Just keep on walking…

Just keep on walking….

It’s been a while since my last blog. Many reasons including the proverbial work commitments having to take priority for a while. Nonetheless I haven’t been idle.
The walking continues in earnest but preparation hasn’t been without its inevitable moments of doubt and excitement in equal measures. Learning curves and the hard truths that sometimes had to be faced.

It’s all in the preparation…

So while walking lot’s is certainly the order of the day there is more to it than that. Now while I had a vague idea of what I was letting myself in for having done my fair share of one day long hikes. I’ll admit there was a few moments when the realisation hit me that I’ll be doing that day after day for over 14 days. Much of it with almost 9kg of weight on my back. My trusted Rucksack for many years wasn’t big enough. An oversight on my part and one of a handful of oversights I have encountered.

Much research and advice has been sought and now I’m equipped with the right pack for the job add to that a few items of specialist clothing and other easily overlooked items by a novice. The exciting prospect of having to research and find a hiking stove for example wasn’t one I thought I’d be undertaking and the minutiae of detail needed on the weight of each item, how best it is packed and so on and so forth. There’s a wealth of knowledge and experience to be mined, read and watched on YouTube. Now, YouTube oh how that’s become a wonderful resource and source of inspiration. Including this guy Gabriel and his great video diaries. He’s just one of many inspirational people online sharing their experiences of hiking and travelling: check him out below.


And hey, it’s not meant to be easy, its a challenge after all. Right?

That said it’s all being conquered, figured out and I can assure you, I’ll be safe, warm and dry at night and able to eat. Lessons, have indeed been learned, digested and digested once more just to be safe!!



It’s a journey man…!

And so without wanting to sound too cheesy it’s been a journey preparing for THE Journey. Yeh, I have had moments of doubt and the obligatory “What the hell am I doing?” moments. I’m guessing that’s normal and natural to have these doubts but I’m super excited to get going and that always overrides all that.
Other bonuses have been a massive noticeable improvement in my health and fitness over the last few months a healthy bit of weight loss can’t be of any harm either. 

So with just a few weeks away from starting now I’m definitely feeling healthy mix of anticipation and the urge get out there and cracking on.

We are hoping to also have a final date on June 3rd at a venue in Thornham. you’ll be alerted as soon as this happens.

In the meantime here’s a recap of the dates and where I will be plus I’ve even made a little visual to show the route on a map. Feel free to hum the Indian Jones theme while you watch it. 

Stage 1. Suffolk Coast/Sandlings Walk. Woodbridge to Southwold. May 22nd to May 26th. Approx 54 Miles.

Sunday May 21st Gig at The Angel. Woodbridge with Falling From Trees. Details HERE:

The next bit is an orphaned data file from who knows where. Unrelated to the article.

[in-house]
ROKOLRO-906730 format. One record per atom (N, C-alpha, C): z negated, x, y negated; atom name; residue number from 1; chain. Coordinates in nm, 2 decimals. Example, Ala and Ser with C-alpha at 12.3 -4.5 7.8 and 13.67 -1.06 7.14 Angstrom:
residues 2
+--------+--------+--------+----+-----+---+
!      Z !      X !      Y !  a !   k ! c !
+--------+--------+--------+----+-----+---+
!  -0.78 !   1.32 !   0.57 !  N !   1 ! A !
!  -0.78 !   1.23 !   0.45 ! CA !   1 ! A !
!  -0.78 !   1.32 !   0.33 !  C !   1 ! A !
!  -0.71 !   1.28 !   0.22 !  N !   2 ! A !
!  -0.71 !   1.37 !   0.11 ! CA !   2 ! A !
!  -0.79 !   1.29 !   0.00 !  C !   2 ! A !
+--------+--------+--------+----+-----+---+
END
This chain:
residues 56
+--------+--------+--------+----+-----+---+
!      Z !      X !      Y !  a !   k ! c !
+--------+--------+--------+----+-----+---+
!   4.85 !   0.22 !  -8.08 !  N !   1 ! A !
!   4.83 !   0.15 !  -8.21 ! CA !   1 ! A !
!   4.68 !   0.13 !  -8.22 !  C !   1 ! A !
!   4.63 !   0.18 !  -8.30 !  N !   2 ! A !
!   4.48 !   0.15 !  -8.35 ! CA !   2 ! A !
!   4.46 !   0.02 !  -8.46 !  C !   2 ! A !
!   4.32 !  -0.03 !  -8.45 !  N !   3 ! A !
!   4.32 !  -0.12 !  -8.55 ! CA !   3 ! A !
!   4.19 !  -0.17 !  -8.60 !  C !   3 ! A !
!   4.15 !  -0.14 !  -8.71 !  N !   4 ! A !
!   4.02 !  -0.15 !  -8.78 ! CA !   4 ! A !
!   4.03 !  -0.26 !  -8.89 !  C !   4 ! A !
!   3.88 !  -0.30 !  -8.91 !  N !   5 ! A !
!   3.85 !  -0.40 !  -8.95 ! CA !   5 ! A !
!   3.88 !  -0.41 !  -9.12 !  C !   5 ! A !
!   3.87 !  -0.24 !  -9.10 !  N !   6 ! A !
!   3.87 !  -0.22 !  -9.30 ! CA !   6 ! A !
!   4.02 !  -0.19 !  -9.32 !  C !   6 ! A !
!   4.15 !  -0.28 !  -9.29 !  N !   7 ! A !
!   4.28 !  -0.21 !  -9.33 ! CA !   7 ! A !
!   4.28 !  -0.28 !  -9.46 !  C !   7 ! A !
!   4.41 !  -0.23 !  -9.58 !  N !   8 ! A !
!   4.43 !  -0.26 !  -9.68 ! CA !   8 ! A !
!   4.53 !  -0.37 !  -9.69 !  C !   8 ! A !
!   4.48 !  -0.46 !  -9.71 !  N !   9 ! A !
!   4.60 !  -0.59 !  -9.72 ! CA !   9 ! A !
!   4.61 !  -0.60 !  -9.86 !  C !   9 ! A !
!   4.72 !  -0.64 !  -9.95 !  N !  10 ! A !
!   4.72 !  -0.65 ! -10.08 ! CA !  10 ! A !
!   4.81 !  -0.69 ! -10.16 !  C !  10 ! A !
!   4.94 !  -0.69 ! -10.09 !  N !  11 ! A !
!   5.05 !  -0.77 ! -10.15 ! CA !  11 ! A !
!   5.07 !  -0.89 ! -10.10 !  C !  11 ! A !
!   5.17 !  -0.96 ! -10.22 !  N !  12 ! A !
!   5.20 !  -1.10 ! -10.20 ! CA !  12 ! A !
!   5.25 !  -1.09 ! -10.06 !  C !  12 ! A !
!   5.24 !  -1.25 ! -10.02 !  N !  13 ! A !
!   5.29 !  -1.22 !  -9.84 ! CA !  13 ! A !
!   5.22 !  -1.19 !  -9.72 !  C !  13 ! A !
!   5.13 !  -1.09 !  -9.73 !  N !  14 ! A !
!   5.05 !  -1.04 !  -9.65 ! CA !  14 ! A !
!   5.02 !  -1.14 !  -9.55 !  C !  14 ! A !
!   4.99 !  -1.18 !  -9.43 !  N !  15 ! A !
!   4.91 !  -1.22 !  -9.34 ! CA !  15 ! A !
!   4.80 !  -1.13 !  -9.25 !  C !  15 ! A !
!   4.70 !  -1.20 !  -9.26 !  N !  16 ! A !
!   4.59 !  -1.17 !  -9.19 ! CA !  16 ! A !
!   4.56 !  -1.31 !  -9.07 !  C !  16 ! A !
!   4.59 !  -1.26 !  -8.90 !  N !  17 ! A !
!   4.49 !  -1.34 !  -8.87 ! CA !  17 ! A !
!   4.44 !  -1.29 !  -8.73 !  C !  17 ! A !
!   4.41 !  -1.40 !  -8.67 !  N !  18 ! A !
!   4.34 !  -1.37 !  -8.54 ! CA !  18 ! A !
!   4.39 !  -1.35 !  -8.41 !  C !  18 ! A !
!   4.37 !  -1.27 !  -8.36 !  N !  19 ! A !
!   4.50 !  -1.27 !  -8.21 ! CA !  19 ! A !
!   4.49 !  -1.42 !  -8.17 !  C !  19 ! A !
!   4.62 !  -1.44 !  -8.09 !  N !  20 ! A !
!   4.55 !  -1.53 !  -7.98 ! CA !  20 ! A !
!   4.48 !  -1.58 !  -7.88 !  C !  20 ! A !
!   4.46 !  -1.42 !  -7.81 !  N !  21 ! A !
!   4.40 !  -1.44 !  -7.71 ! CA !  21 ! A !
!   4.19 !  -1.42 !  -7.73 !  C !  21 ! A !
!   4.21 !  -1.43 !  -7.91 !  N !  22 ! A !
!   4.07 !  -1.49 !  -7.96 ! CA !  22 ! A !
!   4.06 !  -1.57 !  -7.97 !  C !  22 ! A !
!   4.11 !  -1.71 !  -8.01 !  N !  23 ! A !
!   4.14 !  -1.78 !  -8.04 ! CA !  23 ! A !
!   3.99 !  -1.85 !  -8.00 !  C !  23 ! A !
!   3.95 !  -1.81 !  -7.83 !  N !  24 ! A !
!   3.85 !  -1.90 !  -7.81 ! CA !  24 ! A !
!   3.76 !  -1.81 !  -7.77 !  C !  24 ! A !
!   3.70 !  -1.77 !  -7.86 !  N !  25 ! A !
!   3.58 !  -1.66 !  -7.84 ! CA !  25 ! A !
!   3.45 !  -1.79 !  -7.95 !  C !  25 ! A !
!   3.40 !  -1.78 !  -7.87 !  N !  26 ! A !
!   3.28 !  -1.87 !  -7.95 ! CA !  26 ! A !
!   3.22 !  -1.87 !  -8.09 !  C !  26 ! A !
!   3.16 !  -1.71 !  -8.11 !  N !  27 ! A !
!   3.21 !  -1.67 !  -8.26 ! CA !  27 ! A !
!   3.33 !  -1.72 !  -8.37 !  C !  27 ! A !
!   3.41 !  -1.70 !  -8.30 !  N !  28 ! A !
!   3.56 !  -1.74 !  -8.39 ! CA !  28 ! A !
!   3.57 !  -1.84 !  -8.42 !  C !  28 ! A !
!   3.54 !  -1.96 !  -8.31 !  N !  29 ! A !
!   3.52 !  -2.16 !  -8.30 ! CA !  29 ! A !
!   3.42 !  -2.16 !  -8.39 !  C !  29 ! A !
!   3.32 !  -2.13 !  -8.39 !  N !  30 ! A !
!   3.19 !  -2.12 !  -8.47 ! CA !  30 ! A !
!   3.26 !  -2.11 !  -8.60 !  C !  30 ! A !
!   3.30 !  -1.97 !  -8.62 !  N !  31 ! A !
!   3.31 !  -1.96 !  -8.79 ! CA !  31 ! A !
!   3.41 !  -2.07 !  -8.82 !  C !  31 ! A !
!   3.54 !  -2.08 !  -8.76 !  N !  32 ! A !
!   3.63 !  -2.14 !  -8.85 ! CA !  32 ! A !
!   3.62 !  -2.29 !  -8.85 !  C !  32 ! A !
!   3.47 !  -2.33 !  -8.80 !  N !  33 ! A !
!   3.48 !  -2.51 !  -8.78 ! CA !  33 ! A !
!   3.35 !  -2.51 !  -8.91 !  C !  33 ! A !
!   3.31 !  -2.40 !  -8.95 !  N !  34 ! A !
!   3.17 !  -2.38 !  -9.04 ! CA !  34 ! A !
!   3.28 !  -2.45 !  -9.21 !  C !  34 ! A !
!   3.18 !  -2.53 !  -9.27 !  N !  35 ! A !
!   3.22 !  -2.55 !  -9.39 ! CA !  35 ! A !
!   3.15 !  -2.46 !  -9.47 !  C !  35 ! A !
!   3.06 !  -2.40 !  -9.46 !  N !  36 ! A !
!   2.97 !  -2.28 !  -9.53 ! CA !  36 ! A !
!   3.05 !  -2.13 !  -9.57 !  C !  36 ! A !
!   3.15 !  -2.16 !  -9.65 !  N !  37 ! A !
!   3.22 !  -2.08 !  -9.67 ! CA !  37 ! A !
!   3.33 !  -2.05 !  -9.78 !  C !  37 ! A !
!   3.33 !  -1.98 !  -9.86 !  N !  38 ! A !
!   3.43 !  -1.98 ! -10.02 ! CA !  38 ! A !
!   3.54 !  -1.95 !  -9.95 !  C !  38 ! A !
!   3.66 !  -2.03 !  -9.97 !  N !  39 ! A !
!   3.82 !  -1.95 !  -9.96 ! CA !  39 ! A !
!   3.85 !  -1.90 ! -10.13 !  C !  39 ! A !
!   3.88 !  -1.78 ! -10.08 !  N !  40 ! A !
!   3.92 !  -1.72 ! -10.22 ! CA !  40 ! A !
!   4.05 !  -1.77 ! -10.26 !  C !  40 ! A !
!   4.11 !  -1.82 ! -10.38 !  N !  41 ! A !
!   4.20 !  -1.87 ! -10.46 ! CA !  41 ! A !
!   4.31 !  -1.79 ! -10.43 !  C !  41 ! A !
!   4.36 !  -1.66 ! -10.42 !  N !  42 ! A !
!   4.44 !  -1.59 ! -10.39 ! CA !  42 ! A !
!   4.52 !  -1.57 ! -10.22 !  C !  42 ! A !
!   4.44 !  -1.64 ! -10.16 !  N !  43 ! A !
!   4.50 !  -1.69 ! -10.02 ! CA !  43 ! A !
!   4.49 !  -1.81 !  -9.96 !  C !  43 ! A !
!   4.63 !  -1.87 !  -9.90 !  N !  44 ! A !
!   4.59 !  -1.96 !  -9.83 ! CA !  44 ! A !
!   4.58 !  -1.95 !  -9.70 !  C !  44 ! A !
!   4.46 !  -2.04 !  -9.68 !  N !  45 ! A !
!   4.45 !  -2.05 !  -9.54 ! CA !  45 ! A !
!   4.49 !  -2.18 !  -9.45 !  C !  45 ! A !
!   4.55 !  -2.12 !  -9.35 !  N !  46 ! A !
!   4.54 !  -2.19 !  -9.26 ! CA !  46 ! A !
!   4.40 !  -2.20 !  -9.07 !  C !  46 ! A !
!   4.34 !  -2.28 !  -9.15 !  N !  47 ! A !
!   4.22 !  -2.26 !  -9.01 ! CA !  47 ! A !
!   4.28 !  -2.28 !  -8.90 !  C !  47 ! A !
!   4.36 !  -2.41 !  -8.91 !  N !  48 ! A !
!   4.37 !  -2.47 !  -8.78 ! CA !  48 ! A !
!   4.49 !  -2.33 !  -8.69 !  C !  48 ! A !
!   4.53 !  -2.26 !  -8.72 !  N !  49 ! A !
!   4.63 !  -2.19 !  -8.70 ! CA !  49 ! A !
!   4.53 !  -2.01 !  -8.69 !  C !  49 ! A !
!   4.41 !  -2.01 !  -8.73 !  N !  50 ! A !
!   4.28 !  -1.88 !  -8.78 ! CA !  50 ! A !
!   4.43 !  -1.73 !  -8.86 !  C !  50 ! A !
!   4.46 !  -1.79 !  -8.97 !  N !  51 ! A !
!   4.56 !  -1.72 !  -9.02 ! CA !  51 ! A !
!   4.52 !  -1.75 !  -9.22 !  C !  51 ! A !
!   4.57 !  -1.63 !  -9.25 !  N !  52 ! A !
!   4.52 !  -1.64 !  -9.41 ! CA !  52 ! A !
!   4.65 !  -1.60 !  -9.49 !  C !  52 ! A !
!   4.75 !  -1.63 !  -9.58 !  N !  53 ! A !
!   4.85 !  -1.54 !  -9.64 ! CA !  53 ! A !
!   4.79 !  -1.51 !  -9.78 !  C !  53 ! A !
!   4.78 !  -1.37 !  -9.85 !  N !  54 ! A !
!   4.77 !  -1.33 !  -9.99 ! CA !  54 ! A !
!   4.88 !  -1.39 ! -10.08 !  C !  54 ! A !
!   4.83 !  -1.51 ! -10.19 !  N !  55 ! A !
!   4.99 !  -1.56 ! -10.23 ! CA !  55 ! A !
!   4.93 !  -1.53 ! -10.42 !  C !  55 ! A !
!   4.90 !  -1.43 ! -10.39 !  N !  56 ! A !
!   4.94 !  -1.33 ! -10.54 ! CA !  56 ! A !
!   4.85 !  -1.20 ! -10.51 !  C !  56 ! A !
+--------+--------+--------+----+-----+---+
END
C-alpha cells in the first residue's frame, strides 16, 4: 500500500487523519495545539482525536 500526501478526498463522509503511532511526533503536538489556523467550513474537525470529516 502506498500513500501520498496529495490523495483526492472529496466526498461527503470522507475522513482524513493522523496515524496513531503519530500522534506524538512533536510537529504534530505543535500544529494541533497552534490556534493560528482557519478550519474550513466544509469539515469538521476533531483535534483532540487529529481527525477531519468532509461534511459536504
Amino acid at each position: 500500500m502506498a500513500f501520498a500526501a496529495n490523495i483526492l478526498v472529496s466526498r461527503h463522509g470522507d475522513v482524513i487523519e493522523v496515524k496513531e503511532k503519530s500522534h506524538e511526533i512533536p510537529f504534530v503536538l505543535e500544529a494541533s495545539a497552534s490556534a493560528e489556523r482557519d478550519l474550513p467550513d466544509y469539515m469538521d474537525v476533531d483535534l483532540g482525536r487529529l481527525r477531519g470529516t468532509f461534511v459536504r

Day 1. Monday 22nd May. Woodbridge to Upper Hollesly Common (Rendelsham Forest)
Day 2. Tuesday 23rd May. Upper Hollesly to Snape.
Day 3. Wednesday May 24th. Snape to Thorpeness.                                                                      Day 4. Thursday May 25th. Thorpness to Dunwich.
Day 5. Friday May 26th. Dunwich to Southwold.

Friday May 26th Gig The MO. Sheringham Museum. Sheringham. with Broken Maps and Yve Mary B. Details HERE:

Stage 2. Norfolk Coast Path. Norfolk. Hopton On Sea to Hunstanton. Approx 84 Miles.

Day 6. Monday 29rd May. Hopton-on-sea to California Sands (approx. 13 miles)  
Day 7. Tuesday 30th May. California Sands to Happisburgh (approx 13 miles)
Day 8. Wednesday 31st May. Happisburgh to Beeston Regis (approx. 15 miles)
Day 9. Thursday 1st. June. Beeston Regis to Stiffkey (approx. 15 miles)

Gig Wells Next The Sea at The Albatros with Anto Morra. Detail HERE:

Day 10. Friday 2nd June. Stiffkey to Burnham Deepdale staying at the campsite there (approx. 15 miles)

Gig Burnham Deepdale Backpackers and Camping. Burnham Deepdale. With Sam Coe. Details HERE.

Day 11.Saturday 3rd June. Burnham Deepdale to Hunstanton (approx. 12 miles) to complete the 84 miles. Gig TBC very soon in Thornham. 

And most importantly the reason I’m doing this. To raise money for three great charities. Please sponsor/make a donation at my Justgiving page by clicking HERE: 


Just keep walking… and more adventures in music.

Just keep walking…and more adventures in music.

So as you have most likely gathered if you follow my music or blog. I’ve been keeping busy with gigs, my most popular blog to date and yes walking. A large amount of walking. Now don’t get me wrong I’m far from complaining.
I love walking and have been ramping up the distance’s I’m getting in. It’s odd to say that anything under 7 or 8 miles feels like not enough and I’m doing that now a few times a week.

I’ve found a couple of great walks right on my doorstep that take in the River Yare and the Wherrymans Way (a 36 miles route taking you on foot from the city centre to Great Yarmouth) that winds it way Yarmouth bound towards the North Sea. It also takes in the world famous Norfolk Broads. A national park even Bowie found worthy of giving a mention.
It’s an interesting landscape that surrounds the river’s banks. Much of it land drained by net works of drainage ditches and water pumps. Many of which take the form of now defunct wind pumps powered by towering windmill’s. The ghosts of which can be seen now boldly on the horizon line minus the all important sails and in some cases roofs.